On October 27, 2020, we published Marzena Zukowska’s “How ICE’s Bail Bond Scheme Lets Corporations Profit Off Migrants,” adapted from her contribution to Asylum for Sale: Profit and Protest in the Migration Industry, a collection of essays about how every aspect of asylum and immigration processes is increasingly profit-driven.
In her essay, Zukowska reports on Immigration and Customs Enforcement (ICE) bail bonds, a growing trend, parallel to the criminal bail system, in which corporate interests extract profit from detained immigrants. Bail is regularly denied by immigration judges to those they deem a danger—frequently, a judgment of coded racial bias. “For those who do manage to obtain bail, later securing a refund can take years,” Zukowska writes. “As of July 31, 2018, ICE held a staggering $204 million in unreturned bond money.”
I asked how Zukowska, whose writing and organizing centers on immigrant rights, came to focus on bail bonds, not often the subject of mainstream reporting more focused on the detention facilities run by private companies like CoreCivic and GEO Group. “Even I, who have been active in the movement for a long time, had to do significant research, interviewing activists like Jamila Hammami, founder of Queer Detainee Empowerment Project (QDEP) and Gabriela Marquez-Benitez of Detention Watch Network (DWN), to bring this article into fruition,” she answered by email. “The topic of people seeking asylum, as I learned from Asylum for Sale’s co-editor Siobhán McGuirk, tends to be dominated by questions of morality and deservingness. Bail bonds sidestep this by revealing people with deep financial interests finding creative (and perverse) ways to profit from immigrant communities.
“Organizations like DWN and QDEP,” she continued, “as well as Mijente and the #AbolishICE movement, have been ringing the alarm bells about bail bonds for a long time, calling on universities, churches, and philanthropies to divest from these corporations.”
Understanding the connection between the prison-industrial complex and the newer migrant detention industry is essential, Zukowska said: “There’s a reason why Angela Davis declared immigrant rights one of the most important struggles of our time. It’s not just abolishing prisons, it’s about abolishing all cages, including those that come in the form of a $60,000 bail bond or a $3,950 ankle monitor.”
After working as director of media at the National Domestic Workers Alliance—“NDWA has always been close to home for me,” Zukowska told me, “because my mom was a domestic worker and did housecleaning for more than twenty years”—she remains on the leadership team of the Radical Communicators Network, founded by Shanelle Matthews with, Zukowska said, “the recognition that the progressive movement or ‘the left’ needs to tell better stories if we’re going to actually win elections.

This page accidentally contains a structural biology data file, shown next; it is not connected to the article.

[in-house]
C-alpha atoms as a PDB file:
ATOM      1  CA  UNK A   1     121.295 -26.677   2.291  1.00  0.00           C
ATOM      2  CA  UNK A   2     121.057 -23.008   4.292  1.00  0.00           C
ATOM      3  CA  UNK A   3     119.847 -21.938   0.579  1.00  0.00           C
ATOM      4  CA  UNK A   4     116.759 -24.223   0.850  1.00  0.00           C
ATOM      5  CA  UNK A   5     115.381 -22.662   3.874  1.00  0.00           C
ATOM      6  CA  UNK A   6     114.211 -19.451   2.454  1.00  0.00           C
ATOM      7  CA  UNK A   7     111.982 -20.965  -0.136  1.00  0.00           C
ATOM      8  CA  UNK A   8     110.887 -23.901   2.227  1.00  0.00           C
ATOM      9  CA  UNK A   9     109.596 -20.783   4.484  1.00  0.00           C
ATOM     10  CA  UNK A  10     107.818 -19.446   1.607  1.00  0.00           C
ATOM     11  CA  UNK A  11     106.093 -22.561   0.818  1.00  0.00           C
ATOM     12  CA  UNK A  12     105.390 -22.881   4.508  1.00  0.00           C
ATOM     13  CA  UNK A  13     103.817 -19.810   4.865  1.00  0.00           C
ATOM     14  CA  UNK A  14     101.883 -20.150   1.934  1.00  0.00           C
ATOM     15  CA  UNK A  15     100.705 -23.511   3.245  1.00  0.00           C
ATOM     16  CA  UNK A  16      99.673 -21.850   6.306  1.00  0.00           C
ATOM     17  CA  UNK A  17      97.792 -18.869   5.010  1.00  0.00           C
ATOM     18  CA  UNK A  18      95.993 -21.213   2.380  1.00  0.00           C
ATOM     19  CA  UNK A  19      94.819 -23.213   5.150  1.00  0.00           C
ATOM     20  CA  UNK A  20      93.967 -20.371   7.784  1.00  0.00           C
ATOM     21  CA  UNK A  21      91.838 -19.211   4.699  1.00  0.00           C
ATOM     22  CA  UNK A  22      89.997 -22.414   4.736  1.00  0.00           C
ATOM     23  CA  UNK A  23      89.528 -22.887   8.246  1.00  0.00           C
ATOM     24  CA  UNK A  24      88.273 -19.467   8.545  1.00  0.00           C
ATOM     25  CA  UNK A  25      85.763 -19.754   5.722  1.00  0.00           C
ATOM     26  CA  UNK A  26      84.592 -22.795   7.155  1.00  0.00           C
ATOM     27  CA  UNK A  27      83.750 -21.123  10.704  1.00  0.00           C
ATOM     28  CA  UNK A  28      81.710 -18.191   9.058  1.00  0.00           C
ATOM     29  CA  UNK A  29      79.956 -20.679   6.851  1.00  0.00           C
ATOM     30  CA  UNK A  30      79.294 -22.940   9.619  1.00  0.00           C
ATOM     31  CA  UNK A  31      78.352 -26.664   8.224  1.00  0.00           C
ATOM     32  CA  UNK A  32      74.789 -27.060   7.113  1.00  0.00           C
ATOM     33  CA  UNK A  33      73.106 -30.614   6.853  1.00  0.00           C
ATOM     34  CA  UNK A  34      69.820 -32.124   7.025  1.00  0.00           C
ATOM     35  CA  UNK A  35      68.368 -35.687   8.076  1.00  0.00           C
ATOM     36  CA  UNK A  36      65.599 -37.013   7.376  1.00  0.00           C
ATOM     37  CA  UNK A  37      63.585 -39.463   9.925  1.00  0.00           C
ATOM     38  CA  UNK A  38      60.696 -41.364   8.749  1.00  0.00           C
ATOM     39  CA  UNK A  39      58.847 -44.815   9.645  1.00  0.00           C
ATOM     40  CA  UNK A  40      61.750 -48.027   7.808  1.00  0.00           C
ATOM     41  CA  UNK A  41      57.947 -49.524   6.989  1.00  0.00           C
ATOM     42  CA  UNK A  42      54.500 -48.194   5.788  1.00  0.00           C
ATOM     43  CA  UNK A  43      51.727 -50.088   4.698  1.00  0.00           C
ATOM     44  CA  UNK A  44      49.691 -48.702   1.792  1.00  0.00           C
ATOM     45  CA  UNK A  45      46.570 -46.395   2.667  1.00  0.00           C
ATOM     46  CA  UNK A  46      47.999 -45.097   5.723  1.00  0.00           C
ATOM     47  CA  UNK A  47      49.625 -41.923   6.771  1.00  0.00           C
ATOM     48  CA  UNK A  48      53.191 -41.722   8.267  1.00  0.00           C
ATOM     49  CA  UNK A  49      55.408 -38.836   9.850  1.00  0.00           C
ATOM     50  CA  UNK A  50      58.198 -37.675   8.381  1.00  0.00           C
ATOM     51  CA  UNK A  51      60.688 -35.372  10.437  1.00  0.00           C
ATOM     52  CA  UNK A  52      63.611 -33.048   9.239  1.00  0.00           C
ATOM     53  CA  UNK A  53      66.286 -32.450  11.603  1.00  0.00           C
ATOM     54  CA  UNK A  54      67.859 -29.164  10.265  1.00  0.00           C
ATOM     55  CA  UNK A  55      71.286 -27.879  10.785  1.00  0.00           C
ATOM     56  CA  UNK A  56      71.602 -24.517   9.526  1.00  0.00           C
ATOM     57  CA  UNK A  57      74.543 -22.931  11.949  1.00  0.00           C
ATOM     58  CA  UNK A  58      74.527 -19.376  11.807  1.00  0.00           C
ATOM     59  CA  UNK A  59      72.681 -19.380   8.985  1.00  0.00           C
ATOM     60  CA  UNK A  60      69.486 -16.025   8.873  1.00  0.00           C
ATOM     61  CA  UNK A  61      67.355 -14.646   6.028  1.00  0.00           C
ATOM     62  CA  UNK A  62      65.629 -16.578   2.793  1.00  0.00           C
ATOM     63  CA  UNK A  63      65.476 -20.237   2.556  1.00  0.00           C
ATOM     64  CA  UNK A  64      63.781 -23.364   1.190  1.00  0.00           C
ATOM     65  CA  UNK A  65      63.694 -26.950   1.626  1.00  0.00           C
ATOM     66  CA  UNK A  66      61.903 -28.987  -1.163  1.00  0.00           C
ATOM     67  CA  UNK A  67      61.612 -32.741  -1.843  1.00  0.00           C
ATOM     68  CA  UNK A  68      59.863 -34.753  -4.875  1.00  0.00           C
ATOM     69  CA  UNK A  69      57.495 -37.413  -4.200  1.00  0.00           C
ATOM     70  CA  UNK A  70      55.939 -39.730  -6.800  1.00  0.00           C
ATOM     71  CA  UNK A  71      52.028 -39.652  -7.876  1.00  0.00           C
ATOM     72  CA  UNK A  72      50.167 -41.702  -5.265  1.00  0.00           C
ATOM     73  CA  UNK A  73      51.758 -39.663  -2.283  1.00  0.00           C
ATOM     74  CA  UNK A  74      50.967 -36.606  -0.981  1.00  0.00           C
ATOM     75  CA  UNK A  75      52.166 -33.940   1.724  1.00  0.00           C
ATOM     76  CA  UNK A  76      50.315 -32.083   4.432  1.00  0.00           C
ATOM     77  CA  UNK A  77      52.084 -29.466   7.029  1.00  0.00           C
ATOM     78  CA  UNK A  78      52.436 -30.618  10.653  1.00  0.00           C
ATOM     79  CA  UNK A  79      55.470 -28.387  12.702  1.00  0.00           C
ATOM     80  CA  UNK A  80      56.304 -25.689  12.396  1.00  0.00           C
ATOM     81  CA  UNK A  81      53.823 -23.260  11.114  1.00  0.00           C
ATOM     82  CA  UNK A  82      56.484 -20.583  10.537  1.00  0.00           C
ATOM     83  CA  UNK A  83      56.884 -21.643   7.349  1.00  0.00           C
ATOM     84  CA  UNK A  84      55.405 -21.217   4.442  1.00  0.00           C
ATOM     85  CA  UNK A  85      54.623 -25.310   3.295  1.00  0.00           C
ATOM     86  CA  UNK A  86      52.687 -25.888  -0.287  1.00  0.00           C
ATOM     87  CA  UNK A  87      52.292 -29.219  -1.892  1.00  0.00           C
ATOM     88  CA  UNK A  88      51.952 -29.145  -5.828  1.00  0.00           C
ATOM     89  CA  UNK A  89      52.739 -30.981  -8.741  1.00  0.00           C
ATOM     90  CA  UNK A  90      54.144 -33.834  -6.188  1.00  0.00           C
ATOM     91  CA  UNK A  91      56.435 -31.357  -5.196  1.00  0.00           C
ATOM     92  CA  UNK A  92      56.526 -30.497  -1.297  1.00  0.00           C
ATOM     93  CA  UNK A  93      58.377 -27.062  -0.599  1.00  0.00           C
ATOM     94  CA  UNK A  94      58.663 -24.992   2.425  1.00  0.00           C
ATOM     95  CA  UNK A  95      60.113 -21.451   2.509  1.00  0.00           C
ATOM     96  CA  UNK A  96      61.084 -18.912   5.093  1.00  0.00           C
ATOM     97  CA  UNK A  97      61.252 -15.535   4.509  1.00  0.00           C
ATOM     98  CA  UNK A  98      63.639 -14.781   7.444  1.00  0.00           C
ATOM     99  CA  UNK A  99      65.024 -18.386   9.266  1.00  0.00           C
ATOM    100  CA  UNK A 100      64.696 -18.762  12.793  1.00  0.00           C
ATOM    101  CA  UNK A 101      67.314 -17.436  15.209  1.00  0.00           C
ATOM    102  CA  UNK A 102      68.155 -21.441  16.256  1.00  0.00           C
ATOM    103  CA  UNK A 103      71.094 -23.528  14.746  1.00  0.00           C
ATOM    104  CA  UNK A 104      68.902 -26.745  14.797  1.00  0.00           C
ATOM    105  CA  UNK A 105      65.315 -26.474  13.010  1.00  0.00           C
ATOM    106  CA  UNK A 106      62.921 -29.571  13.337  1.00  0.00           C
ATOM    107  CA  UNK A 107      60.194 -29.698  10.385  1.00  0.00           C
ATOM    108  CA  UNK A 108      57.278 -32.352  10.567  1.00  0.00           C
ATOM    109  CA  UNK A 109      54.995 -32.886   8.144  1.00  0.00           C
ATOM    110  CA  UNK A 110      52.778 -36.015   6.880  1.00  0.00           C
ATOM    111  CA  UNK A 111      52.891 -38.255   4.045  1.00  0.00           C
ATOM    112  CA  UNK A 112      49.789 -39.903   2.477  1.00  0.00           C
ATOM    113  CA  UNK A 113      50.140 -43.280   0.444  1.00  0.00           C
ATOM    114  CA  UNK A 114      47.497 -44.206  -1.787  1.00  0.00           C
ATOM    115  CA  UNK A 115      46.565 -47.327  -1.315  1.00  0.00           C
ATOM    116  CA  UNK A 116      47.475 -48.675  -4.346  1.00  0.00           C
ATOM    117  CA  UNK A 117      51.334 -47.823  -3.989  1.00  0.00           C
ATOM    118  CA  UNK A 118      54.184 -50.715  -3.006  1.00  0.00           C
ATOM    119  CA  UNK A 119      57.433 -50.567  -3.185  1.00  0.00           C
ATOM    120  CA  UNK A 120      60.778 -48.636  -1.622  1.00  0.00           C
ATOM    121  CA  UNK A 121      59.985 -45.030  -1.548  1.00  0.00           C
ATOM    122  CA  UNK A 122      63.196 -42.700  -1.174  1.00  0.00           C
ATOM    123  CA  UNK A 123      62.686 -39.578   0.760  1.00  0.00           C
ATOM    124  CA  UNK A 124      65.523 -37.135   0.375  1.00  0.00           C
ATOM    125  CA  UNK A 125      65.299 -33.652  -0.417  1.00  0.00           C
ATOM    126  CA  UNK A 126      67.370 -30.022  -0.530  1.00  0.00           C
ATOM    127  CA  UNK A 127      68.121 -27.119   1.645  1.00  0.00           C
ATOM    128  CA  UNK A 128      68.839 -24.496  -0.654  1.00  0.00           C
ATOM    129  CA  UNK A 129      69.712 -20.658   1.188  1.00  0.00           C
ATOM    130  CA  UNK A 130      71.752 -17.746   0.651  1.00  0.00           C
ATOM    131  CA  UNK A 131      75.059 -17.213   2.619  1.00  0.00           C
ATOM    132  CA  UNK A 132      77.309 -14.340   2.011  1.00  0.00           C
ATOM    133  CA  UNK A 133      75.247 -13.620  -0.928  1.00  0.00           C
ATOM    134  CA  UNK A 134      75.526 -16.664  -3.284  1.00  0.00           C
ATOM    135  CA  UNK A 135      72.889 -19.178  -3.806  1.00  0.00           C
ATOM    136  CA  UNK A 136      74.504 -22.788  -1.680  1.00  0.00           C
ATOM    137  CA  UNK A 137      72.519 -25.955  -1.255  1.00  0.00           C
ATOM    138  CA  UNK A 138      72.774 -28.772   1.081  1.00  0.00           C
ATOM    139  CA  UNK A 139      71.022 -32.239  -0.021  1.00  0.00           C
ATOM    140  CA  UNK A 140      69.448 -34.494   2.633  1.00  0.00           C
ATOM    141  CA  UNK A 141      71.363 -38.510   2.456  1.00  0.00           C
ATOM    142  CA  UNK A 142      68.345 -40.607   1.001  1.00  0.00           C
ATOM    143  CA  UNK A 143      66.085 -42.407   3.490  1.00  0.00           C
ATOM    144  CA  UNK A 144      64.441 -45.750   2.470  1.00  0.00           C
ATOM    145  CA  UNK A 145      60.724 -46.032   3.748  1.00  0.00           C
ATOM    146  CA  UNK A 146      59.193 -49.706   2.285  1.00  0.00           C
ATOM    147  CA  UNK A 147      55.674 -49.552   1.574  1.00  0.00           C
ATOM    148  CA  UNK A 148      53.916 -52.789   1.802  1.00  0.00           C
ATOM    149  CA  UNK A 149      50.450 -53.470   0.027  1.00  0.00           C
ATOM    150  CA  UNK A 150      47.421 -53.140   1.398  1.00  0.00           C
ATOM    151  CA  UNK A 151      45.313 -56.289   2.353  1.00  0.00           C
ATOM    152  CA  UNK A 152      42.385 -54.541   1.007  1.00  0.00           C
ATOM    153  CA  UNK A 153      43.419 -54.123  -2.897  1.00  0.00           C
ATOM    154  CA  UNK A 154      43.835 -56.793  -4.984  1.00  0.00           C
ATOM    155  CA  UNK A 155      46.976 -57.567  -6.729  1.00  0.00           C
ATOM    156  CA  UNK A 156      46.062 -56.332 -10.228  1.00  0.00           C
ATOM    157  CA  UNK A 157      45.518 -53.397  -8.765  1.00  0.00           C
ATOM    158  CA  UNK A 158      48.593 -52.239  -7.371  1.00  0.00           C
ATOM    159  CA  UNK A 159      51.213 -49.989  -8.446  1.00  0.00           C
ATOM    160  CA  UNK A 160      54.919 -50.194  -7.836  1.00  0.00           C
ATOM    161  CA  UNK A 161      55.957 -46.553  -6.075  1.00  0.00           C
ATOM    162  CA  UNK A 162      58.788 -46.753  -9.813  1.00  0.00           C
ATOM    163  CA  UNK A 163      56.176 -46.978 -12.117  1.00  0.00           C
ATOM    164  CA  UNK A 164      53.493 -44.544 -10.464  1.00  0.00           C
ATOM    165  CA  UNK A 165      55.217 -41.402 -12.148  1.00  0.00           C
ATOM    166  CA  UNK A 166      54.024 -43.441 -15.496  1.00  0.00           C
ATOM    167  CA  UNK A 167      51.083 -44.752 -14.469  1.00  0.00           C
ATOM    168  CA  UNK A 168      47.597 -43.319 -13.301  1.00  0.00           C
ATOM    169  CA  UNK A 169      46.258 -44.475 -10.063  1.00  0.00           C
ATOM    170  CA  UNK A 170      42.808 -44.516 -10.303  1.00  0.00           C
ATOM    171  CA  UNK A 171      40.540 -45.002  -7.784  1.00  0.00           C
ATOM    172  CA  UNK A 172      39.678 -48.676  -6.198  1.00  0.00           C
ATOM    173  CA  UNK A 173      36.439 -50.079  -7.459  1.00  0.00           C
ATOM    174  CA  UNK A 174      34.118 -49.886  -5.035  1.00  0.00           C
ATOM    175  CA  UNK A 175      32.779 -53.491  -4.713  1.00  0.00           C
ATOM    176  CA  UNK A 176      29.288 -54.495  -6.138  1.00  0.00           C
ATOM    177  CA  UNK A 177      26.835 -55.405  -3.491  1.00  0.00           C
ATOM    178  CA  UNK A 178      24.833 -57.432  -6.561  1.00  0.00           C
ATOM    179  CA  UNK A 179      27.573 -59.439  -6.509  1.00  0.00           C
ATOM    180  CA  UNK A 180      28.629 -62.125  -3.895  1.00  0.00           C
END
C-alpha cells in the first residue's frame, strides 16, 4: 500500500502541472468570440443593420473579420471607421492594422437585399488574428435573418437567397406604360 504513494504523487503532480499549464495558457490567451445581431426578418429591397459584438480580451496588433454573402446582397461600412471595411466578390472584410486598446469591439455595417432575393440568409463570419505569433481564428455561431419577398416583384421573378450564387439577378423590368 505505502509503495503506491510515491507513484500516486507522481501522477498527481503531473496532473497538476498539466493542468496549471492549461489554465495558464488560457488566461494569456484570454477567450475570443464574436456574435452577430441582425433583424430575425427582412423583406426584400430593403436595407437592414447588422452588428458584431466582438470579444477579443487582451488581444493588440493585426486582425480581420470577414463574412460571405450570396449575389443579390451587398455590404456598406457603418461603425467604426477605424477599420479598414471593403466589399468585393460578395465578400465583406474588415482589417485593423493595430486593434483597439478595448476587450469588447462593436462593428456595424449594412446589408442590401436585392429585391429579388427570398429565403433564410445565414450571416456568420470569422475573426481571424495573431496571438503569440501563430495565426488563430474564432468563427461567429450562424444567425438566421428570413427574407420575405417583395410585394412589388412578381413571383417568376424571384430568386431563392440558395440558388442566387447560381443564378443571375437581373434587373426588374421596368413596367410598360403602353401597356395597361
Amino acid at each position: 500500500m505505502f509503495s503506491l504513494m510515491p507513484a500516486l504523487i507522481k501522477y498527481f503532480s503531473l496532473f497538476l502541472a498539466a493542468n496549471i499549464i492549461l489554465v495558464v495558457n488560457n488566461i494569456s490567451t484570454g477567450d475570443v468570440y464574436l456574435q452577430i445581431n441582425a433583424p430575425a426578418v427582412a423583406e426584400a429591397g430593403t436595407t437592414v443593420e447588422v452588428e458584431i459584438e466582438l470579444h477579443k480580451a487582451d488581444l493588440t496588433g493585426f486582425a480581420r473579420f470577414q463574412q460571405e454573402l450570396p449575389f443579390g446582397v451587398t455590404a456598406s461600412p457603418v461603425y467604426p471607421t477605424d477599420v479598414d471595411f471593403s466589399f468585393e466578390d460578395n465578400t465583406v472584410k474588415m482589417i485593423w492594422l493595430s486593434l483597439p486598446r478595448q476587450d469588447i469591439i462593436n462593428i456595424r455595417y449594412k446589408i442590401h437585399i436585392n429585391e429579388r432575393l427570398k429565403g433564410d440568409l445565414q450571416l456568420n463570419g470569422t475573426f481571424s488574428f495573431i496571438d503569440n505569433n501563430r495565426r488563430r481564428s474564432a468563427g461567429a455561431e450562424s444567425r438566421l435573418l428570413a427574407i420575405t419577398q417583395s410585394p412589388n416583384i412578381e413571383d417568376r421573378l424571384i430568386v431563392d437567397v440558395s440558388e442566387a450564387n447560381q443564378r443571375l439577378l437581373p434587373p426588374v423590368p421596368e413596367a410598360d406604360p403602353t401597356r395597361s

Zukowska moved to London in 2018, following the US midterm elections, and intended to take a step back from organizing. “But then I met this amazing group of Polish feminists, and it felt like a homecoming,” she said. With Magda Fabianczyk, Zukowska founded Polish Migrants Organise for Change (POMOC), a grassroots nonprofit that works to foster collaboration and solidarity between Polish women living in the UK and other migrant communities and communities of color. Last year, ahead of Poland’s parliamentary elections, they worked as part of the larger Polonia Głosuje coalition on a “Get Out the Vote” campaign. Today, POMOC is campaigning against the abortion ban in Poland.
If Joe Biden is elected president, immigration rights activists will need to apply pressure on the new administration. Besides an end to the detention of migrants, Zukowska’s second recommendation would be to reverse a Trump administration policy currently underway that moves to outsource deportation to foreign states labeled “safe third countries.”
“Ironically, the states in question are Honduras, Guatemala, El Salvador, and Mexico, all places where US foreign policy interventions (from supporting military coups to trade deals) have forced millions to flee,” she said. “Adrienne Pine, one of the editors of Asylum for Sale, talks a lot about this dangerous pattern of international deportation outsourcing, which we’ve seen in other places like Australia and the UK.”
Zukowska grew up undocumented in the US, an experience that politicized her. “It’s the reason I do the work that I do,” she said. “I immigrated to Chicago from Poland with my mom and my brother when I was six. For the next fourteen years, I lived in a sort of limbo, as more than eleven million people still do in the US. I was lucky enough to get a Green Card and then citizenship through my mother, who is my biggest inspiration. I also recognize that being white and undocumented came with a different set of privileges from those for people who are Black or Brown or living at the highly militarized southern border.
“My brother is still undocumented,” she went on, “and it’s one of the most painful realities to be an immigrant rights activist and feel powerless to help your own family.” Her stepfather, who was active in Poland’s Solidarity Movement and had to flee the authoritarian regime in the 1980s, is a US Green Card holder. “He was born in Germany after the war, as the child of a white Polish woman and a Black American soldier,” Zukowska said. “And in the 1940s, both the Polish and US government determined that it was safer for a Black child to grow up in war-ravaged Poland than in Jim Crow America. He’s been in the US for forty years and still can’t get citizenship.
“This is why organizing and collective action, to me personally, is so critical. It’s how we fight back.”